Pull Request Process

Prashant Kumar Singh edited this page Jan 15, 2015 · 10 revisions
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If you're submitting a pull request or are reviewing one, hopefully this page will help set expectations for how we see pull requests moving along and landing.

A pull request can be reviewed by any Brackets committer. With this process, we seek to respond to pull requests quickly and to resolve them as quickly as is reasonable. There are two phases to the review: Triage and Review.

The basic process:

  1. A contributor submits a new pull request using Contributor Pull Request Checklist as a guide.
  2. A Brackets committer assigns it to themselves for a quick triage (see Triage below)
  3. They do that triage immediately after assigning it to themselves.
  4. The person doing triage continues with the back and forth until either the PR is closed or the PR has the right characteristics for a more detailed review.
  5. Assuming the PR is continuing, the committer gives the PR a “Triage Complete” label and unassigns it.
  6. The same or a different Brackets committer picks up the PR for review and assigns it to themselves.
  7. The reviewer starts the review immediately after assigning it to themselves and uses the Pull Request Review Checklist as a guide.
  8. There’s an expectation from both ends that communication won’t stall for more than a few days (see the Daily Pull Request Report section below)

In general, our goal is that no one should have to wait more than a week or so (barring someone being unavailable for a time and stating so in the pull request comments.)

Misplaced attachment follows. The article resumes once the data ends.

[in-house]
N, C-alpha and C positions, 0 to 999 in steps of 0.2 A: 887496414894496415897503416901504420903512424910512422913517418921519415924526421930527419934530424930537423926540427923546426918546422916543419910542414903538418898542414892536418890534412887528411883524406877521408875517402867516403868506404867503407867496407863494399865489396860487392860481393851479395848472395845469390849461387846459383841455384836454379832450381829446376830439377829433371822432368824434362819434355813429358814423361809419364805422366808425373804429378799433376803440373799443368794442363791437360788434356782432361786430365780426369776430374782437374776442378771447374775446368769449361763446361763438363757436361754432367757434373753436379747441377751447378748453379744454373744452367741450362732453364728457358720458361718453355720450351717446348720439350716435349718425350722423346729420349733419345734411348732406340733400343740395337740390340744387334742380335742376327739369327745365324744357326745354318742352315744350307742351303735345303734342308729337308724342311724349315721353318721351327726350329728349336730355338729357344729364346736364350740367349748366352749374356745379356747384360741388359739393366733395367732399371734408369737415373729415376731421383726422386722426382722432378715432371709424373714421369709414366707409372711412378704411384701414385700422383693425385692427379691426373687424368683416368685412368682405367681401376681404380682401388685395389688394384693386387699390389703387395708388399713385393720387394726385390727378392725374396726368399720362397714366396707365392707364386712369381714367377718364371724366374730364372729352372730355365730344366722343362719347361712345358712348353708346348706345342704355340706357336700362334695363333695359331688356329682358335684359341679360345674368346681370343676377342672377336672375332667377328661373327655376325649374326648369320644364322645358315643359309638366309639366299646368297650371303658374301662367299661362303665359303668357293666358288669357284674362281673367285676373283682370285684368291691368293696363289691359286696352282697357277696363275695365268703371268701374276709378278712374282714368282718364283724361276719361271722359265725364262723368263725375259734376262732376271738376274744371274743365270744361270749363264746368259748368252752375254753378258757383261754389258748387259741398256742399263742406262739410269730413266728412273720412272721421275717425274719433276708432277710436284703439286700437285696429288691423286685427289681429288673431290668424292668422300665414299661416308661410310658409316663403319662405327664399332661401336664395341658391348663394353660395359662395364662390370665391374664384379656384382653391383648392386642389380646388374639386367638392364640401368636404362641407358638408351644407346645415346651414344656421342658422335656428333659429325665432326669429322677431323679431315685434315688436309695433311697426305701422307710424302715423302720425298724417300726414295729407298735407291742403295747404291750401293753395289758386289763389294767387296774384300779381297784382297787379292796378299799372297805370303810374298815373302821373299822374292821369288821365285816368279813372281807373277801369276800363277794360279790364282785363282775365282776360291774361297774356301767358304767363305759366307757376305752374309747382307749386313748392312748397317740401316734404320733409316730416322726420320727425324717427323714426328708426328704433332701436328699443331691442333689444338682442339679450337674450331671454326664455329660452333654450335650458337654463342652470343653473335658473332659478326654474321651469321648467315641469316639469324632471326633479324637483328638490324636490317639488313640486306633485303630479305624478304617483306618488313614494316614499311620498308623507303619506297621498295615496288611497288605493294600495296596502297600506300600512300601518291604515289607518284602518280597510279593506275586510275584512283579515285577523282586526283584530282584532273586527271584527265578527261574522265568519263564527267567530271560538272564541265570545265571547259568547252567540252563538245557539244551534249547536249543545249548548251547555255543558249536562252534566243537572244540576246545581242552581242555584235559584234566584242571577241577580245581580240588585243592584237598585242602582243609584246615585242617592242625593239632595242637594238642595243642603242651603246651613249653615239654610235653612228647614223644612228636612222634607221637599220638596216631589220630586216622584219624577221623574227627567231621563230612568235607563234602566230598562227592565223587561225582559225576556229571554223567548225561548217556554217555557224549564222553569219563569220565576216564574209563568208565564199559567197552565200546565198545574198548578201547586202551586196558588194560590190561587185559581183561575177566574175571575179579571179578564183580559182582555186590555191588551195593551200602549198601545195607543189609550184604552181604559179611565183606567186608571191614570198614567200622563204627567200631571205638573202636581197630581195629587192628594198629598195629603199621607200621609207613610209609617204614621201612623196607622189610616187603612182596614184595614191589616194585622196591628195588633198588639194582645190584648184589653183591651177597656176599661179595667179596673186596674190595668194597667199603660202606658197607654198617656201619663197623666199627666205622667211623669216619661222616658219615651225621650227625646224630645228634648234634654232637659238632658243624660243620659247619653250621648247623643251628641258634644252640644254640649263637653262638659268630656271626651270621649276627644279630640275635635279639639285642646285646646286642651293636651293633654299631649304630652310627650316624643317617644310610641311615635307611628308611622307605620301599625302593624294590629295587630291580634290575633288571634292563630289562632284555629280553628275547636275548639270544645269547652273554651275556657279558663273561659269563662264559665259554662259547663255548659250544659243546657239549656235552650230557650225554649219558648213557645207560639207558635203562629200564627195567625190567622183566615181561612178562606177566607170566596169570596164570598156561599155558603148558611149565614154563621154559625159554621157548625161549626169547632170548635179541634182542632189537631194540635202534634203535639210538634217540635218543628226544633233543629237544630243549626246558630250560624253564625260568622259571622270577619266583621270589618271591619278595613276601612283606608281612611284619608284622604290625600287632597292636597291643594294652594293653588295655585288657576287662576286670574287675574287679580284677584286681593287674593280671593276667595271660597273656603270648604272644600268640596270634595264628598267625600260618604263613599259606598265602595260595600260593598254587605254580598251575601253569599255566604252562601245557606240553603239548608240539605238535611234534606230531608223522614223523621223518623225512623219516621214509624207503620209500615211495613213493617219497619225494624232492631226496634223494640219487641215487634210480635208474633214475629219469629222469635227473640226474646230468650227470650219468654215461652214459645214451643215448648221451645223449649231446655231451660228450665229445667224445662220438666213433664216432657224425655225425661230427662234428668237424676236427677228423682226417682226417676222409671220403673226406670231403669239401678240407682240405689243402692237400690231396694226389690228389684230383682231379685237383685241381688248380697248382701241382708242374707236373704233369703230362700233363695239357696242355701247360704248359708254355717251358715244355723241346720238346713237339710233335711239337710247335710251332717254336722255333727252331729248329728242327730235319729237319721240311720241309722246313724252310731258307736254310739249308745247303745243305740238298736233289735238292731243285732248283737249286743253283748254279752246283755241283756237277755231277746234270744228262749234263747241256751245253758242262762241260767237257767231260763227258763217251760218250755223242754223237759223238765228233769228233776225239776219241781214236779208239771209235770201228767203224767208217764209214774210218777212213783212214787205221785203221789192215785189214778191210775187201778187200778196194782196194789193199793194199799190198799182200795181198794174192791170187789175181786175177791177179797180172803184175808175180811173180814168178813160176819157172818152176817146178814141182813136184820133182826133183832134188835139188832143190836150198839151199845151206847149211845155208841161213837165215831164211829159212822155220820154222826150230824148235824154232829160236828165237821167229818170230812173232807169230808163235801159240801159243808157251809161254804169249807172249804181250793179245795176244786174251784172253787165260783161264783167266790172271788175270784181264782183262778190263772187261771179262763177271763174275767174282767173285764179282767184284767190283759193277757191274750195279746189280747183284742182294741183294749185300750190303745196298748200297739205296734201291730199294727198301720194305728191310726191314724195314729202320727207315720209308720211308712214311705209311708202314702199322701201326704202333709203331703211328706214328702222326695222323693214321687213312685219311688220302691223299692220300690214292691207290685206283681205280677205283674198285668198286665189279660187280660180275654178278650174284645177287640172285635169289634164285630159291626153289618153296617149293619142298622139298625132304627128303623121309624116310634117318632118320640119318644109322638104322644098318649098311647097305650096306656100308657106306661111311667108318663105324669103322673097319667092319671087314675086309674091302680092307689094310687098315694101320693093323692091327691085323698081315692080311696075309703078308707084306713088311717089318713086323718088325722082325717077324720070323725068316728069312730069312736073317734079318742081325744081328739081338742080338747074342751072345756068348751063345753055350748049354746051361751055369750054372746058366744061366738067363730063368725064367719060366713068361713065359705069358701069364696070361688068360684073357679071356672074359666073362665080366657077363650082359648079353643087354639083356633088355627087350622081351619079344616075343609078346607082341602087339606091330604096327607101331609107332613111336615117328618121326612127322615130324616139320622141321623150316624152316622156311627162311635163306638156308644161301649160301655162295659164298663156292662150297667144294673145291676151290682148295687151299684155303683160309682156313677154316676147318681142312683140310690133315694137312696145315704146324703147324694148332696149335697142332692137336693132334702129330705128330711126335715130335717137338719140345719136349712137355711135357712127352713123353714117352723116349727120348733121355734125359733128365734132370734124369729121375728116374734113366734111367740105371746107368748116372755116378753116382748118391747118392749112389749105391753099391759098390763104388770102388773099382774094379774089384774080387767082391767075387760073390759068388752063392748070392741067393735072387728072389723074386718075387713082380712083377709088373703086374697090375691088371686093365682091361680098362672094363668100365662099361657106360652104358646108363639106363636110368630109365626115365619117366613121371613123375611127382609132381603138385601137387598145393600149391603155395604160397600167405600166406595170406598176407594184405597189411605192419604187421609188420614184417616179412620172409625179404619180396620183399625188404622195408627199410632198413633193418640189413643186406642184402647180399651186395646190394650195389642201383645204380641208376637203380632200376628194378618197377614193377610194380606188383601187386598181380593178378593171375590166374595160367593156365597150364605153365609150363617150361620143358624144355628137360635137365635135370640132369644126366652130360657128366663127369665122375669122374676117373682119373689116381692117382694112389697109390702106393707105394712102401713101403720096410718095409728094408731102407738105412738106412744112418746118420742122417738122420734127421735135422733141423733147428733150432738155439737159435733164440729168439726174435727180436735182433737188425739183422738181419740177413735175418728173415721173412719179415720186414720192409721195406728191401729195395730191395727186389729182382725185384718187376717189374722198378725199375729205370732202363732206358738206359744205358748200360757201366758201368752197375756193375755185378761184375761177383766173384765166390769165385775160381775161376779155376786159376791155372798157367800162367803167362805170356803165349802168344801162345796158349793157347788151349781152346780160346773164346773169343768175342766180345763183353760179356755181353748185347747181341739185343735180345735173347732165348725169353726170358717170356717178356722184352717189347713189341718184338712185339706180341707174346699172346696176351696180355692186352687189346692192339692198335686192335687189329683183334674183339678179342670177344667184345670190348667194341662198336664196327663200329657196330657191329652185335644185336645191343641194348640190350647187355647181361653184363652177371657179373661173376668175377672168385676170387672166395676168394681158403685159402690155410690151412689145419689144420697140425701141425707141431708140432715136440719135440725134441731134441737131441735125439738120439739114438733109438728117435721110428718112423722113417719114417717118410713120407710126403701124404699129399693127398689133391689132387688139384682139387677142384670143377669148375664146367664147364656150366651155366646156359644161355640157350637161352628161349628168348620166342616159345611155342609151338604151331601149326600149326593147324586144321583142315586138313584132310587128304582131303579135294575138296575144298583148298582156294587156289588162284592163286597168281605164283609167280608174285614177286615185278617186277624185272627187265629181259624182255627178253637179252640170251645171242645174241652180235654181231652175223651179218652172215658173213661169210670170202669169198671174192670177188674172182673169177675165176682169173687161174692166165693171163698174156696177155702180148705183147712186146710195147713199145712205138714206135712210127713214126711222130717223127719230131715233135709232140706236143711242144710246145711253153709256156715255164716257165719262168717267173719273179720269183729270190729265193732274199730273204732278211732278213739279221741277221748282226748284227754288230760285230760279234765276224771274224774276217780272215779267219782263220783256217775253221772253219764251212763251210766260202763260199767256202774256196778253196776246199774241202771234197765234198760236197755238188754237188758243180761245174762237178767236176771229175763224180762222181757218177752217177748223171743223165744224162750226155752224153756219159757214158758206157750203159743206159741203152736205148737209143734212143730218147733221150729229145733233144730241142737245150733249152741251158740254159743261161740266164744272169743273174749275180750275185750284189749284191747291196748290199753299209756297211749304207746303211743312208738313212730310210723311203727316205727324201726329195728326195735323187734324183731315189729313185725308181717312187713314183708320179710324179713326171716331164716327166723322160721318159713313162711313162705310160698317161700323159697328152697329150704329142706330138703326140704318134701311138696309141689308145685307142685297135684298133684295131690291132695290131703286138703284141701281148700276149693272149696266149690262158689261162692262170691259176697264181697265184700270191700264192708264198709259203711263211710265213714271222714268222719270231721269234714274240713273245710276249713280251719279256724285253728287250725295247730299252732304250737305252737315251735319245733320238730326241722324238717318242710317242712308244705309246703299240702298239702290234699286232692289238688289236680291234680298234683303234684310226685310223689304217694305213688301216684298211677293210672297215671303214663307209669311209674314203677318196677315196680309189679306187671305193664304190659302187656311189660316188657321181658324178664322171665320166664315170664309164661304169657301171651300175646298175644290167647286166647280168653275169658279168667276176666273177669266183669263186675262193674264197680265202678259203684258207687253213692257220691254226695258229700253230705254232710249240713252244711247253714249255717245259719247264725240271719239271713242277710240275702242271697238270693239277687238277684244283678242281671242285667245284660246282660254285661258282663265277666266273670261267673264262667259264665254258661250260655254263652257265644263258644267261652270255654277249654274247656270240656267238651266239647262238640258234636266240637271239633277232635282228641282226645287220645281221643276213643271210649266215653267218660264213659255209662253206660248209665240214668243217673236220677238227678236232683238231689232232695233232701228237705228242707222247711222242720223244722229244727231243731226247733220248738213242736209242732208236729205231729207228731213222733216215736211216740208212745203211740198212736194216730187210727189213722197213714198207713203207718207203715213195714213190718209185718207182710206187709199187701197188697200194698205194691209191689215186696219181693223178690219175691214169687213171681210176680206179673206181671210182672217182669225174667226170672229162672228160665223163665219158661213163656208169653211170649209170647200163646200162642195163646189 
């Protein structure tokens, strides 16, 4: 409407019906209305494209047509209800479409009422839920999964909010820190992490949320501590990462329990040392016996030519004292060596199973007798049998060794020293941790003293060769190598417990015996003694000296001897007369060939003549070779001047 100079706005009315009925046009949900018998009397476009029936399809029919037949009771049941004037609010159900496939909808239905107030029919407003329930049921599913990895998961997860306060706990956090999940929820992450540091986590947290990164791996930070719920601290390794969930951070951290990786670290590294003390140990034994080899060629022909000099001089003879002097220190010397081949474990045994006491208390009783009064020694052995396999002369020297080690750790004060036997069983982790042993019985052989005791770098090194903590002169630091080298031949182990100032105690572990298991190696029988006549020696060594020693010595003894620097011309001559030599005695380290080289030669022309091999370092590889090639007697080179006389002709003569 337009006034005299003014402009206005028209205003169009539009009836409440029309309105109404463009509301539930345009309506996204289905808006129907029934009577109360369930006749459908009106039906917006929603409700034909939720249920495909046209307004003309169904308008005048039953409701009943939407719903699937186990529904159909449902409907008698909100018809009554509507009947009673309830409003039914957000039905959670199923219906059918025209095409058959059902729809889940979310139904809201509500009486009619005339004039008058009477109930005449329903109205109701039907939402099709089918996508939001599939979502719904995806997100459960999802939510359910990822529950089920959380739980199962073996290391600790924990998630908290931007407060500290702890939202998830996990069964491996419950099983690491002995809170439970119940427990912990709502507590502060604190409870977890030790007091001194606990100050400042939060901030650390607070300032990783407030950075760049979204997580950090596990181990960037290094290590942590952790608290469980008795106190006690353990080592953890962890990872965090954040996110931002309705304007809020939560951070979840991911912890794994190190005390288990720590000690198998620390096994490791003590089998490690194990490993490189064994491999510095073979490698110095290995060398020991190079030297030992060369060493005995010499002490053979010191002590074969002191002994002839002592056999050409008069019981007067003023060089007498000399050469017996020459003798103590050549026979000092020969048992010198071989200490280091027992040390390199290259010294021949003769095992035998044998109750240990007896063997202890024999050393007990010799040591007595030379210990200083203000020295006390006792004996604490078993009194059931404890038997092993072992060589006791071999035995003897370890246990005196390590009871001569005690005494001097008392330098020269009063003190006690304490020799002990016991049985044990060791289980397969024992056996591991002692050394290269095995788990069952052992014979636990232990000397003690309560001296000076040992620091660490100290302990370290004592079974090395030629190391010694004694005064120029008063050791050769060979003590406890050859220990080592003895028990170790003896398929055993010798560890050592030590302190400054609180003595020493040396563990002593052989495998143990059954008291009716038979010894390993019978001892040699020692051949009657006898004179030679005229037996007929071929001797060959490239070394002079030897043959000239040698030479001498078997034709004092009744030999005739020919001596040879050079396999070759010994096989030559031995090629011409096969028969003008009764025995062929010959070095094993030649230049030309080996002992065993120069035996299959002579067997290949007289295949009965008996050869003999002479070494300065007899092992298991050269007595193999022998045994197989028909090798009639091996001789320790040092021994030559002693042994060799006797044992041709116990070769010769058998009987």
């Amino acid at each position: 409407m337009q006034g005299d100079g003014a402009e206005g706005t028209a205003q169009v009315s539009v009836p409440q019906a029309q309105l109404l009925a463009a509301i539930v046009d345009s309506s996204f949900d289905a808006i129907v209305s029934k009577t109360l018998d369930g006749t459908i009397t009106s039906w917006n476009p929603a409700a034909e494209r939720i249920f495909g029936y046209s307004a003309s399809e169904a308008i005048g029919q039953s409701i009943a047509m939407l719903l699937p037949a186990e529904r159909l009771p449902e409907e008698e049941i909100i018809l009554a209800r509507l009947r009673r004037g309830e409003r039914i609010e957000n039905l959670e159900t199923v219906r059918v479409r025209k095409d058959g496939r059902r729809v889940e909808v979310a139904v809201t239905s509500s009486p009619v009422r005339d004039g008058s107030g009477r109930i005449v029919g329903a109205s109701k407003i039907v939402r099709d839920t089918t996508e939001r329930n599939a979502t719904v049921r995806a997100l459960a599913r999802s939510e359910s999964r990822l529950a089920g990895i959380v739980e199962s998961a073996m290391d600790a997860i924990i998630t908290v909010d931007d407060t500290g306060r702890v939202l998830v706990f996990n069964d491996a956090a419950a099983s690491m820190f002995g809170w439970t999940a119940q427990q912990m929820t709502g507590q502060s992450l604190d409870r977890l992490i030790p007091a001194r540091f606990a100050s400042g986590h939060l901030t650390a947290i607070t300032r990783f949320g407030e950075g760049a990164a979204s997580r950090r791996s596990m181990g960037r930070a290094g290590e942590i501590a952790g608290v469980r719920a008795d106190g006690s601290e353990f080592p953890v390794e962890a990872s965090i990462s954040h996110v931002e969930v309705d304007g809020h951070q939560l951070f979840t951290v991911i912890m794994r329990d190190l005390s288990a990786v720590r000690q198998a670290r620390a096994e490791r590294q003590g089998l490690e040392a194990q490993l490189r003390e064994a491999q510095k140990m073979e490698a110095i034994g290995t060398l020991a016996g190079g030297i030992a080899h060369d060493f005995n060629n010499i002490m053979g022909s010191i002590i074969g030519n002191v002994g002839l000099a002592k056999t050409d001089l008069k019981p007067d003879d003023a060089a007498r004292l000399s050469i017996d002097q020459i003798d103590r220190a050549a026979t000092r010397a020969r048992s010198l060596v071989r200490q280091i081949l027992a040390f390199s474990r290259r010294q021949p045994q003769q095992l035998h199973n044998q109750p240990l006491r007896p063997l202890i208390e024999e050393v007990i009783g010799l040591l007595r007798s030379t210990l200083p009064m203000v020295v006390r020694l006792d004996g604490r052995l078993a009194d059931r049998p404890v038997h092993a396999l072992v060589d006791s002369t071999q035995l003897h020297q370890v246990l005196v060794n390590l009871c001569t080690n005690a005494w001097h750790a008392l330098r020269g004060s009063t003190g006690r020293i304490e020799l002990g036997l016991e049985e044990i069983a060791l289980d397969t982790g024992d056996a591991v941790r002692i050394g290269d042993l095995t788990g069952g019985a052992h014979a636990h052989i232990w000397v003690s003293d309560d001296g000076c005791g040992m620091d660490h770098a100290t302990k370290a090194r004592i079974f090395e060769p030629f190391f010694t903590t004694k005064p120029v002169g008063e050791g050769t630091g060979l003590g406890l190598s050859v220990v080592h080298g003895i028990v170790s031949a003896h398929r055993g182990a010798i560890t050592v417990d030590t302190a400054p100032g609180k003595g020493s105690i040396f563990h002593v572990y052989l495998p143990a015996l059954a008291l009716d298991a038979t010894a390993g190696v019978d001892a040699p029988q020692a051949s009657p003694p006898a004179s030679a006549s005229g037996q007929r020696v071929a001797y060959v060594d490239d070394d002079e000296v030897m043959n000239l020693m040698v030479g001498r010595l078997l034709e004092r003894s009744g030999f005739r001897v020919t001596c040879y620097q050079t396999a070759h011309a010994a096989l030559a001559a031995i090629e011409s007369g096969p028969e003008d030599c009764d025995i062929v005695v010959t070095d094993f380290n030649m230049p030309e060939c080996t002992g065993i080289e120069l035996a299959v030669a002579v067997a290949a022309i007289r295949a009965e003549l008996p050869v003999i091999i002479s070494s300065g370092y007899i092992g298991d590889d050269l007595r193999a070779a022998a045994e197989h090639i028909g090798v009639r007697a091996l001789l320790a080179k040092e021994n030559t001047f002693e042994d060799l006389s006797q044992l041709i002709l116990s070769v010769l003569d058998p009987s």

A pull request can have a "Discussion" label to designate that it is not really intended for landing and not subject to the normal timing constraints.


The goal with triage is to quickly skim the code and make sure that it meets some basic requirements for landing before it proceeds.

  • Is this something we want in Brackets? (If not, say so and close it or mark “needs review” with a comment)
  • Does the code look like core code? (If not, say so and point to coding conventions or comment on the overall layout)
  • Does the code have tests? (If not, comment on what you’d like to see in terms of tests)
  • Has the contributor signed the CLA?

"Is this something we want in Brackets?" can be a tough question and very much depends on the specific pull request. We have generally preferred for new features to start life as extensions, but that's not always possible and some things definitely do belong in core. If we see patterns of things we don't want to see in Brackets core, we'll add them here.


Generally speaking, translations should be quick to triage. Our review process for translations is generally simple: find another person in the Brackets community that speaks the language and can verify that the translation is a good one.

Daily Pull Request Report

To glue this process together, we'll have a daily report emailed to the Brackets committers that highlights overdue pull requests:

  1. PRs that have not started triage in 8 days
  2. PRs that have not started review within 8 days of Triage Complete
  3. PRs that have been waiting for a response from the assignee for 8 days
  4. PRs that have been waiting for a response from the contributor for 8 days

In addition to overdue PRs, the report will also list "available PRs" which are requests are not assigned.